Nyumba Kumi initiative has been touted as one of most the effective programmes in tackling insecurity in the country. The concept which has for a long time been successfully used in neighbouring Tanzania, was hatched in the country as a measure to counter the frequent terrorist attacks.
The first terrorist attack in the country occurred on December 31, 1980 where the Norfolk hotel was attacked to retaliate for Kenya’s assistance to the Entebbe raid operation by Israeli forces. After that, there was a lull and quiet period until, August 7, 1998, when the American Embassy was bombed by Al-Qaeda terror group and 213 people lost their lives while many more were injured.
To this day the attack is still discussed as though it happened yesterday because the distress and impact were so great that the incident left an indelible mark of pain in people’s hearts. Despite the shock, other attacks followed within short intervals, and it became apparent to the security agencies that the country had become a target for terrorism.
Hence the Nyumba Kumi was devised to assist the government in intelligence gathering and to ensure that terrorists did not find it easy just sneaking in and slipping out of the country, as they planned the attacks.
In Nakuru County, the proposal was embraced exceptionally fast due to the impact of past tribal clashes, which boosted insecurity in the urban and rural areas. Since it was started in 2009, almost all the villages and estates have their neighbourhood security clusters of ten houses. A case in point is the Lanet area that has become famous because of their tweeting chief, James Kariuki, who has turned a once no-go-zone area into a secure place. He attributes that to the social media which he used skillfully to get intelligence on criminals and impending attacks.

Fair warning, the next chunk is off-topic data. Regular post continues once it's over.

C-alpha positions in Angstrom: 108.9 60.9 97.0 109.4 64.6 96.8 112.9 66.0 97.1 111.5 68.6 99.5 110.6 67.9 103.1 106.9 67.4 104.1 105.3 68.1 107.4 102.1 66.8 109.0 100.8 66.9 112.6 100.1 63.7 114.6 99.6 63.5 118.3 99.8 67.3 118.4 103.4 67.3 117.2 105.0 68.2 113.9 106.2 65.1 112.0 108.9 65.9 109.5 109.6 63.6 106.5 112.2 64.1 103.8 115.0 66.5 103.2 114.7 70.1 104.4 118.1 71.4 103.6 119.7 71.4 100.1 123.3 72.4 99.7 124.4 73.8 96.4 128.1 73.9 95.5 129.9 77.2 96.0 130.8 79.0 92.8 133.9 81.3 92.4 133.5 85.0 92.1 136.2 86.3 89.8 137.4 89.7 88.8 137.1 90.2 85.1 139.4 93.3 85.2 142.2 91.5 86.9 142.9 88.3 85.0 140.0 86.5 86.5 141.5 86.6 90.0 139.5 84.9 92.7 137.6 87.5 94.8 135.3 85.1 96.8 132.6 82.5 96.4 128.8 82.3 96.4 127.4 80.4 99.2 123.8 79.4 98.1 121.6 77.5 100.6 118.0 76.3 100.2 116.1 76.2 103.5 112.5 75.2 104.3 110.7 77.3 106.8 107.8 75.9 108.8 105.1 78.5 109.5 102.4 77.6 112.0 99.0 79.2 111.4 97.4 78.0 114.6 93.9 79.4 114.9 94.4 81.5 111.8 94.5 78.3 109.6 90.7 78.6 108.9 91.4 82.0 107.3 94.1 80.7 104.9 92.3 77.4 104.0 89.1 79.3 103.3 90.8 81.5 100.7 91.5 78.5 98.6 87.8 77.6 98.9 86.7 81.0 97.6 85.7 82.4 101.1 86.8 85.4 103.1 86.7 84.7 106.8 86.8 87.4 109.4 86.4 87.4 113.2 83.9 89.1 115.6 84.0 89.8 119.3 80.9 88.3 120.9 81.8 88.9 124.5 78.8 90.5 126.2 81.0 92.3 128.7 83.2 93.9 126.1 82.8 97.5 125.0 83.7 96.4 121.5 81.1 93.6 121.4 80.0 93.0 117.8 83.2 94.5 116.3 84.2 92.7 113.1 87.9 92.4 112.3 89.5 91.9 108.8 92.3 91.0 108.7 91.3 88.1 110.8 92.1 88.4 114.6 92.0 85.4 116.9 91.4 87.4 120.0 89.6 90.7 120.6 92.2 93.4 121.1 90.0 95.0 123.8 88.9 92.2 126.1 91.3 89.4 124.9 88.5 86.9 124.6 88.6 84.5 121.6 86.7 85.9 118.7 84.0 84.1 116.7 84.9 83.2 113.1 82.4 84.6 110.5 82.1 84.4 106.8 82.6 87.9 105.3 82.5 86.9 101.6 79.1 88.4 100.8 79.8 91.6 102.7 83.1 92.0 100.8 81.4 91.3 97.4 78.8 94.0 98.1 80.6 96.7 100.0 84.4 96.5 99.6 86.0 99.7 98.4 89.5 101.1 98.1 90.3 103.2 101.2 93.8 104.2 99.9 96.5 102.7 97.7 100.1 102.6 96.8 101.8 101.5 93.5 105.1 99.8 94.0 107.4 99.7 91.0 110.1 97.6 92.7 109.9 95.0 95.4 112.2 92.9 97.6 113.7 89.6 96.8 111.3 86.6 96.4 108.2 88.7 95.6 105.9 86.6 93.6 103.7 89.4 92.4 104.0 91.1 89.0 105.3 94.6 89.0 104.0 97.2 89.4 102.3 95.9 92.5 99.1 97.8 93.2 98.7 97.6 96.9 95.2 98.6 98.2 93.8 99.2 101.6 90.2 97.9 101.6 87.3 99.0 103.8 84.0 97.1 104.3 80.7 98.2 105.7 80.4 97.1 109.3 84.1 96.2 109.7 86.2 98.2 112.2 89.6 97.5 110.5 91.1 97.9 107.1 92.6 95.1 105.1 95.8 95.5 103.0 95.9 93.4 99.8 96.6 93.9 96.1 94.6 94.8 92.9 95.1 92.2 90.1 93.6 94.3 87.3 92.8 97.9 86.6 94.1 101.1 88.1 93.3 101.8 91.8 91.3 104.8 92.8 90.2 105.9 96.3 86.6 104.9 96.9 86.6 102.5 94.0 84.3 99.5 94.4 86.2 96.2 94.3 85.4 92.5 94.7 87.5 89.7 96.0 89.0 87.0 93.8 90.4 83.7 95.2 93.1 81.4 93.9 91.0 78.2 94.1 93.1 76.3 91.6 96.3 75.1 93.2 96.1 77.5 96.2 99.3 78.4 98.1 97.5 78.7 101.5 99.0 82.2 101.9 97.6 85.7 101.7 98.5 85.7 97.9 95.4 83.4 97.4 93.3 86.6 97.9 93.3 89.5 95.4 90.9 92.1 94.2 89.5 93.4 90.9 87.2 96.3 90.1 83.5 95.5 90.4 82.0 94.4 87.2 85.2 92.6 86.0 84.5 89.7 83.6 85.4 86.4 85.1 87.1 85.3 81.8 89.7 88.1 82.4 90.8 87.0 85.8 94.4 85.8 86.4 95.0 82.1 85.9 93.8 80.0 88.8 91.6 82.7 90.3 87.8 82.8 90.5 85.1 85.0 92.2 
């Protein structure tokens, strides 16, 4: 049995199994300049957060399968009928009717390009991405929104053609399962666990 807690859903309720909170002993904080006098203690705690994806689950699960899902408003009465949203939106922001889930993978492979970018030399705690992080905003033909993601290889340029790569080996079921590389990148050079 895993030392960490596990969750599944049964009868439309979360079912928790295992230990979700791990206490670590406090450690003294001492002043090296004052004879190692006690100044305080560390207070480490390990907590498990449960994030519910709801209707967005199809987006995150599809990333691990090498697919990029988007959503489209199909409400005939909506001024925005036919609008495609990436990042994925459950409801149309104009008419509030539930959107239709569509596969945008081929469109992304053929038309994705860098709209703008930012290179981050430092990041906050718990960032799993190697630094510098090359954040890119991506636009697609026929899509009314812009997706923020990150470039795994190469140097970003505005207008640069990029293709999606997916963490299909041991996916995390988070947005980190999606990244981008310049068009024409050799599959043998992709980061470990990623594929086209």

However, what was just meant to augment security apparatus has brought an unexpected bonus of additional benefits because it has influenced social cohesion in the cosmopolitan county.
Jesse Karanja, the chairman of people’s Watch Lobby Group, said community policing is now an absolute necessity due to last week’s somewhat bolt from the blue attack on the DusitD2 hotel in Nairobi. He said after the calm since the nightmare of the Westgate terrorist attack in 2015, we had almost believed that the terrorists’ display of aggression towards innocent people had been contained.
The worst attacks have been concentrated in Nairobi, Northeastern and the Coastal region, but last weeks’ assault has spread fear to other towns in the country. However, Karanja said anybody dreaming of attacking Nakuru would be met with a rude shock because the residents will rise in unison and resist beyond the terrorists’ expectations. He said: “unlike other towns Nakuru is home and majority of the residents were born, bred and work or own businesses here, so for us, this is the only place we know as a dwelling and abode. Therefore we shall not fight as town residents but as a people invaded in their beloved ‘village’”.